Apr. 23, 1999 The risk posed by large earthquakes in the Midwest's New Madrid seismic zone to cities such as Memphis and St. Louis is much lower than previously thought, according to a new study that used the Global Positioning System (GPS) satellites to track the motions of the ground in the seismic zone.
The results, published in the April 23 issue of the journal Science, suggest the National Seismic Hazard maps, prepared by the U.S. Geological Survey to determine the appropriate level of earthquake-resistant construction, should be revised to reflect lower estimates of earthquake risk in the area. High hazard estimates could in the future lead to higher costs for new construction.
"There is an earthquake hazard there -- it's not zero -- but it's much lower than the maps say," says Seth Stein, professor of geological sciences at Northwestern University, who led the study. "The current hazard map says parts of the Midwest are more dangerous than L.A. or San Francisco. Most geologists would say that's unlikely, and that's exactly what our new data show."
Until now, it has been assumed that large earthquakes like those that struck the New Madrid area in 1811 and 1812 were magnitude 8 events, which should recur every 500 to 1,000 years. Because the hazard maps used this model, Stein said, the assumed seismic hazard in the mid-continent is quite high, in some ways higher than in California. The predicted peak ground motion for the NMSZ exceeds that in Los Angeles, and the area of peak ground motion predicted in the NMSZ is larger than for either Los Angeles or San Francisco.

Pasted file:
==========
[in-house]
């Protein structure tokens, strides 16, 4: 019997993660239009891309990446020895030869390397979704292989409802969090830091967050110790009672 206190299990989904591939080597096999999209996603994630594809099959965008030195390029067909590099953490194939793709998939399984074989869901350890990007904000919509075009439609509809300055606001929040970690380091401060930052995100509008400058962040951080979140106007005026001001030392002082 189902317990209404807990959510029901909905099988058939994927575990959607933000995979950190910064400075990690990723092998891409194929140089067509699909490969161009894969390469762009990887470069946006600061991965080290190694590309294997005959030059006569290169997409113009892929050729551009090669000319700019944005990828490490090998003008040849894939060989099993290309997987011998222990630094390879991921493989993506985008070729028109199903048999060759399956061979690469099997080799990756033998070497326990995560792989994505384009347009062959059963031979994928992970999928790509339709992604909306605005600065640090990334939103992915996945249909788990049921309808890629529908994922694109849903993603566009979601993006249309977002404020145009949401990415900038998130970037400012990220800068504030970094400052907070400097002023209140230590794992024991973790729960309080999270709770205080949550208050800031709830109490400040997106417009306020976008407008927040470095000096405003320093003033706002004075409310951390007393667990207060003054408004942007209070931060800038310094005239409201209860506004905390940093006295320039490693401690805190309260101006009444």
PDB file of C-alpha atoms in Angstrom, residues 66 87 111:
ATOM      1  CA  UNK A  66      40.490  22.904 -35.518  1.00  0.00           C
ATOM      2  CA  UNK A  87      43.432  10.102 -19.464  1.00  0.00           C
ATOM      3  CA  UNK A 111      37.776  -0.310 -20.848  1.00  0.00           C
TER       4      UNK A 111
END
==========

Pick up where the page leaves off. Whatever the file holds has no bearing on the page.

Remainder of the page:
A different picture emerges from the new study, which was conducted by geologists from Northwestern University, the University of Missouri, the University of Miami and Grand Valley State University, with funding from NASA and technical assistance from the University NAVSTAR Consortium, a national consortium of universities supporting GPS research. Using GPS, the tiny movements of a network of geodetic markers in Missouri, Tennessee, Illinois, Arkansas and Kentucky were tracked since 1991 to accuracies of less than an inch.
"The results show little or no motion across the seismic zone," said Timothy Dixon, professor of marine geology and geophysics at the University of Miami, whose group processed the GPS data. "GPS sites all over eastern North America also show little if any motion across the seismic zone."
The small -- or zero -- motion observed implies that it would take a very long time to accumulate the stress needed to generate large earthquakes.
"More than 2,500 years would be needed for a future magnitude 8 earthquake, and at least 1,000 years would be needed before a future magnitude 7 earthquake," said Stein. Because magnitude 7 earthquakes are 10 times smaller than magnitude 8 earthquakes, the largest earthquakes in the New Madrid Zone are either 10 times smaller than assumed in the hazard maps or will occur much less frequently, he said.